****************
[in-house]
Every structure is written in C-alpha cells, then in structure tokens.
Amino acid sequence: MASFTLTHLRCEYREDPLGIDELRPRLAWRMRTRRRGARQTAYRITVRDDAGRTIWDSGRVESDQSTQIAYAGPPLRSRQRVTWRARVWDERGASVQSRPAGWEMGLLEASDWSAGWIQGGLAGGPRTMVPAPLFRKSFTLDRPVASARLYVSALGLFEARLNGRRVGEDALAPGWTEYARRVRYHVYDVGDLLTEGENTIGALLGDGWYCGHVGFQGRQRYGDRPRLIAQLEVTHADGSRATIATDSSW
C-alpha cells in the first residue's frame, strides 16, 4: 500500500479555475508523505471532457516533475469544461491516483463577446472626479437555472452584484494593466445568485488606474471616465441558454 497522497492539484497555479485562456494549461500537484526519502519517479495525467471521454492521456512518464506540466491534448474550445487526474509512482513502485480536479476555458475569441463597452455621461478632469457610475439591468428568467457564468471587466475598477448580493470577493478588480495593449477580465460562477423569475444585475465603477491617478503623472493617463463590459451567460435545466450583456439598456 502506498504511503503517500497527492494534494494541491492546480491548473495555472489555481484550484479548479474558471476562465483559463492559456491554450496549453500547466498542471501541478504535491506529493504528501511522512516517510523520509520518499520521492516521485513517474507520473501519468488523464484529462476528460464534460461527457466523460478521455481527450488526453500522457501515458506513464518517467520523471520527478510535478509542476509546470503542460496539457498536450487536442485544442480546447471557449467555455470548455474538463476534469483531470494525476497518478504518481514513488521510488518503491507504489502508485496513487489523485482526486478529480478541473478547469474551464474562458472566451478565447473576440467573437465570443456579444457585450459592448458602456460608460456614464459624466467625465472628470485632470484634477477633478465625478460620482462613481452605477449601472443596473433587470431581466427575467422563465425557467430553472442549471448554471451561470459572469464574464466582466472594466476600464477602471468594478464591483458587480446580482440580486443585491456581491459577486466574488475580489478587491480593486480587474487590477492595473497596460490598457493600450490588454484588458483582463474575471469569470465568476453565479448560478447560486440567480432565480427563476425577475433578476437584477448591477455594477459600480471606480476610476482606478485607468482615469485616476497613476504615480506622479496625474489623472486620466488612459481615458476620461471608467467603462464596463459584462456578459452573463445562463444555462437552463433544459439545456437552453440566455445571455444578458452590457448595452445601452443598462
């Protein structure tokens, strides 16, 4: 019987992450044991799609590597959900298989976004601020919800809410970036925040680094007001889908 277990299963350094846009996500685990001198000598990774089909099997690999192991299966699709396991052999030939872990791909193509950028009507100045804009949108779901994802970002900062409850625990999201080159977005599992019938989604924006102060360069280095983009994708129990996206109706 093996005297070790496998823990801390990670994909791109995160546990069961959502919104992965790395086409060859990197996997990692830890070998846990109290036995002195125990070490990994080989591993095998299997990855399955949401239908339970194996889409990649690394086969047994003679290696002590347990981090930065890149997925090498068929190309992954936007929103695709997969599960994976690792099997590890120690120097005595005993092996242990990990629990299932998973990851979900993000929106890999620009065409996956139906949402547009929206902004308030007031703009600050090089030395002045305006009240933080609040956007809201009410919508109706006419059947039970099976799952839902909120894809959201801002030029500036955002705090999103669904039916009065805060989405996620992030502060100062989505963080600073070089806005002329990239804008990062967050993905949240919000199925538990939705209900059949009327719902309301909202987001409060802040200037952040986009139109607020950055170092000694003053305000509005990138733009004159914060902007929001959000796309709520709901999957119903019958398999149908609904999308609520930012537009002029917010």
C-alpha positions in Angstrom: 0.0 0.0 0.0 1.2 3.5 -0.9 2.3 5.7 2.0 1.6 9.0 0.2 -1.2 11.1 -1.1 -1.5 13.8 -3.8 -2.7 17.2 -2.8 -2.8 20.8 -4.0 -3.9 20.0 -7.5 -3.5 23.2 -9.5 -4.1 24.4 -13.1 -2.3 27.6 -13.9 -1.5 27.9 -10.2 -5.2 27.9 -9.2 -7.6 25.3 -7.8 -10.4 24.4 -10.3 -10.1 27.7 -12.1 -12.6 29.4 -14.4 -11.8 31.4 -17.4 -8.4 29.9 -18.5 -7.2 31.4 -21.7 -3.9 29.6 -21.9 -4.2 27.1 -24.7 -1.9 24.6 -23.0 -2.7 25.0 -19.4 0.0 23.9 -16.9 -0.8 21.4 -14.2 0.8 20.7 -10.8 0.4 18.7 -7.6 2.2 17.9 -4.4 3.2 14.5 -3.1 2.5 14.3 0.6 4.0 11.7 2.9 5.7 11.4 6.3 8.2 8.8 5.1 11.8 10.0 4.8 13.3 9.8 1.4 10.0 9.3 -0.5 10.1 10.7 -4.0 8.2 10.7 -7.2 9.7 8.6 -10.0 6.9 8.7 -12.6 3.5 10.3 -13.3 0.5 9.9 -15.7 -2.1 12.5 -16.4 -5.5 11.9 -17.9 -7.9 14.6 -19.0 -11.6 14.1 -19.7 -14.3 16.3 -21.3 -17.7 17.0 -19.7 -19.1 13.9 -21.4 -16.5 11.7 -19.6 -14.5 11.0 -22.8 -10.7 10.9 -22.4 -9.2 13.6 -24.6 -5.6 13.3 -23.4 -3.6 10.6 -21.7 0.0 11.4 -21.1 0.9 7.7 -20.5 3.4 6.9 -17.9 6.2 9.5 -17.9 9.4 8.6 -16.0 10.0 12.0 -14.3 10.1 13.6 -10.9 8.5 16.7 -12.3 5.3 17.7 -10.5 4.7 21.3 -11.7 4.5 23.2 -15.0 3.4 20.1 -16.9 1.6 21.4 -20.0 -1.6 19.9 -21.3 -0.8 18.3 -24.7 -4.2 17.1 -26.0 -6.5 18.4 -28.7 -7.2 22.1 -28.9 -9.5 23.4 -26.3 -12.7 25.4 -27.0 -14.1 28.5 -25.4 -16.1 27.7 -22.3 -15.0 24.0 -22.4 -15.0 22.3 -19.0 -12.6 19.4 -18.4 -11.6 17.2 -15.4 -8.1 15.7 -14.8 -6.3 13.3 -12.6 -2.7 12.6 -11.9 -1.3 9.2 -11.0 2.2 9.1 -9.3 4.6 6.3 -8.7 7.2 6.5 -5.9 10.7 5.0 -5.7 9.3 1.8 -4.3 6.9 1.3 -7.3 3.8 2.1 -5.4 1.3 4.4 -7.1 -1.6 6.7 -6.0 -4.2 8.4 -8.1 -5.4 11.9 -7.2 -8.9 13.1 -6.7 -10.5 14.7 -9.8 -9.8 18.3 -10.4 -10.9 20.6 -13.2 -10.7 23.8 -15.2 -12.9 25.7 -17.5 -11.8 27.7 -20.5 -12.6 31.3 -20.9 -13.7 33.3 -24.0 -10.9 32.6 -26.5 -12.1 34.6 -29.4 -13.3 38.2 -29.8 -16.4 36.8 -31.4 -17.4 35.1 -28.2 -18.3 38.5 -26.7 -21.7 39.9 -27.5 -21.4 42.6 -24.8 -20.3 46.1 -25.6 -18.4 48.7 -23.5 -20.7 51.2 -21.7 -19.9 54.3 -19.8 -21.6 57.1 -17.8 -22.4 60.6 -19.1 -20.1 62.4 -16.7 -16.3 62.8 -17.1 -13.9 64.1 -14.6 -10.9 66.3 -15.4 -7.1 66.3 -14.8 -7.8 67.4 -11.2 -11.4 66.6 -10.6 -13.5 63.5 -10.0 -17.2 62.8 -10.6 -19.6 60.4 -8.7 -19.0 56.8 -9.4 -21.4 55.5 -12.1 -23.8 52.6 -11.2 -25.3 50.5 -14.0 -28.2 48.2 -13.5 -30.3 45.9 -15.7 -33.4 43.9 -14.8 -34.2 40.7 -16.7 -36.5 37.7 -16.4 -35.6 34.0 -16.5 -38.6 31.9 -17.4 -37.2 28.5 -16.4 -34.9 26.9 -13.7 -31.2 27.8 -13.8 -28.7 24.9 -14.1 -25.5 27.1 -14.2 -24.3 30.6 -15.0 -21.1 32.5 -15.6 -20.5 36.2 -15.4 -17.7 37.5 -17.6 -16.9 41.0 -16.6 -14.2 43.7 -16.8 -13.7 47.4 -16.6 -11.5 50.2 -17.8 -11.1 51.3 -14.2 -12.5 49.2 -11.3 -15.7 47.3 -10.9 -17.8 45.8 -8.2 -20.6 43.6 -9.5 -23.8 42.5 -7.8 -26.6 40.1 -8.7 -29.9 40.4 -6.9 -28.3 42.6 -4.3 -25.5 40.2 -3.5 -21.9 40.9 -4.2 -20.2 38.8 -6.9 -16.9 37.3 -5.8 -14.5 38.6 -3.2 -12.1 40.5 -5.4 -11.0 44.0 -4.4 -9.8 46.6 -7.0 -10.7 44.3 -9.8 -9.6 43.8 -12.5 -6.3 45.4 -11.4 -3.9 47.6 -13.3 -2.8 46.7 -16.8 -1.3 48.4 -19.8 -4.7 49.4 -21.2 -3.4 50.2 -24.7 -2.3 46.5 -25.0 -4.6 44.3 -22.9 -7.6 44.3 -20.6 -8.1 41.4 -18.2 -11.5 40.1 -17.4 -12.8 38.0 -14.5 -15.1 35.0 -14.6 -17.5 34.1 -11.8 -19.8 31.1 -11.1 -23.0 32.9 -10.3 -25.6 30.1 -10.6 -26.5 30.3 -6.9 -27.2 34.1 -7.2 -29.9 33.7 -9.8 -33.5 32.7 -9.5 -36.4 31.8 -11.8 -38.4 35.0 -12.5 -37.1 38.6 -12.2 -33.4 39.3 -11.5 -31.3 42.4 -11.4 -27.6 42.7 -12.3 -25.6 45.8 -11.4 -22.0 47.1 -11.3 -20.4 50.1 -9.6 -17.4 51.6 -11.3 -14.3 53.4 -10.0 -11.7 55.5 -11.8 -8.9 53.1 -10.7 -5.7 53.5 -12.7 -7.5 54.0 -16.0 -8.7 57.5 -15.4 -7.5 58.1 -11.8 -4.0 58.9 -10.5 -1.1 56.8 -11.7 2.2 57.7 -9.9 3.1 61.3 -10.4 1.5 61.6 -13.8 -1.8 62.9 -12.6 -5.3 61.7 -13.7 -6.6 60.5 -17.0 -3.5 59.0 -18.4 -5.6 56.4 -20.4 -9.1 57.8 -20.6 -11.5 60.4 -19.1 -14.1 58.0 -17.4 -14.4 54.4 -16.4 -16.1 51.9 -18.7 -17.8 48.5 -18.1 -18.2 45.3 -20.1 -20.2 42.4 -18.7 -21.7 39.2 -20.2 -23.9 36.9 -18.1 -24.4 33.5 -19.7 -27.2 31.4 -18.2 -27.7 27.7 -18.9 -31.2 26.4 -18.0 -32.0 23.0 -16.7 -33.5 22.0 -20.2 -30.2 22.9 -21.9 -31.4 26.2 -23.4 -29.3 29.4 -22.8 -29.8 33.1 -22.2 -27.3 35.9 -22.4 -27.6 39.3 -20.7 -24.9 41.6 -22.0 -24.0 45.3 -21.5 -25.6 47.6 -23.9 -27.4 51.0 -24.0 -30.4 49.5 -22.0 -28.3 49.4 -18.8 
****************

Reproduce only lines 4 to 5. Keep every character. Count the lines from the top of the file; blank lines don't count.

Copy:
C-alpha cells in the first residue's frame, strides 16, 4: 500500500479555475508523505471532457516533475469544461491516483463577446472626479437555472452584484494593466445568485488606474471616465441558454 497522497492539484497555479485562456494549461500537484526519502519517479495525467471521454492521456512518464506540466491534448474550445487526474509512482513502485480536479476555458475569441463597452455621461478632469457610475439591468428568467457564468471587466475598477448580493470577493478588480495593449477580465460562477423569475444585475465603477491617478503623472493617463463590459451567460435545466450583456439598456 502506498504511503503517500497527492494534494494541491492546480491548473495555472489555481484550484479548479474558471476562465483559463492559456491554450496549453500547466498542471501541478504535491506529493504528501511522512516517510523520509520518499520521492516521485513517474507520473501519468488523464484529462476528460464534460461527457466523460478521455481527450488526453500522457501515458506513464518517467520523471520527478510535478509542476509546470503542460496539457498536450487536442485544442480546447471557449467555455470548455474538463476534469483531470494525476497518478504518481514513488521510488518503491507504489502508485496513487489523485482526486478529480478541473478547469474551464474562458472566451478565447473576440467573437465570443456579444457585450459592448458602456460608460456614464459624466467625465472628470485632470484634477477633478465625478460620482462613481452605477449601472443596473433587470431581466427575467422563465425557467430553472442549471448554471451561470459572469464574464466582466472594466476600464477602471468594478464591483458587480446580482440580486443585491456581491459577486466574488475580489478587491480593486480587474487590477492595473497596460490598457493600450490588454484588458483582463474575471469569470465568476453565479448560478447560486440567480432565480427563476425577475433578476437584477448591477455594477459600480471606480476610476482606478485607468482615469485616476497613476504615480506622479496625474489623472486620466488612459481615458476620461471608467467603462464596463459584462456578459452573463445562463444555462437552463433544459439545456437552453440566455445571455444578458452590457448595452445601452443598462
């Protein structure tokens, strides 16, 4: 019987992450044991799609590597959900298989976004601020919800809410970036925040680094007001889908 277990299963350094846009996500685990001198000598990774089909099997690999192991299966699709396991052999030939872990791909193509950028009507100045804009949108779901994802970002900062409850625990999201080159977005599992019938989604924006102060360069280095983009994708129990996206109706 093996005297070790496998823990801390990670994909791109995160546990069961959502919104992965790395086409060859990197996997990692830890070998846990109290036995002195125990070490990994080989591993095998299997990855399955949401239908339970194996889409990649690394086969047994003679290696002590347990981090930065890149997925090498068929190309992954936007929103695709997969599960994976690792099997590890120690120097005595005993092996242990990990629990299932998973990851979900993000929106890999620009065409996956139906949402547009929206902004308030007031703009600050090089030395002045305006009240933080609040956007809201009410919508109706006419059947039970099976799952839902909120894809959201801002030029500036955002705090999103669904039916009065805060989405996620992030502060100062989505963080600073070089806005002329990239804008990062967050993905949240919000199925538990939705209900059949009327719902309301909202987001409060802040200037952040986009139109607020950055170092000694003053305000509005990138733009004159914060902007929001959000796309709520709901999957119903019958398999149908609904999308609520930012537009002029917010």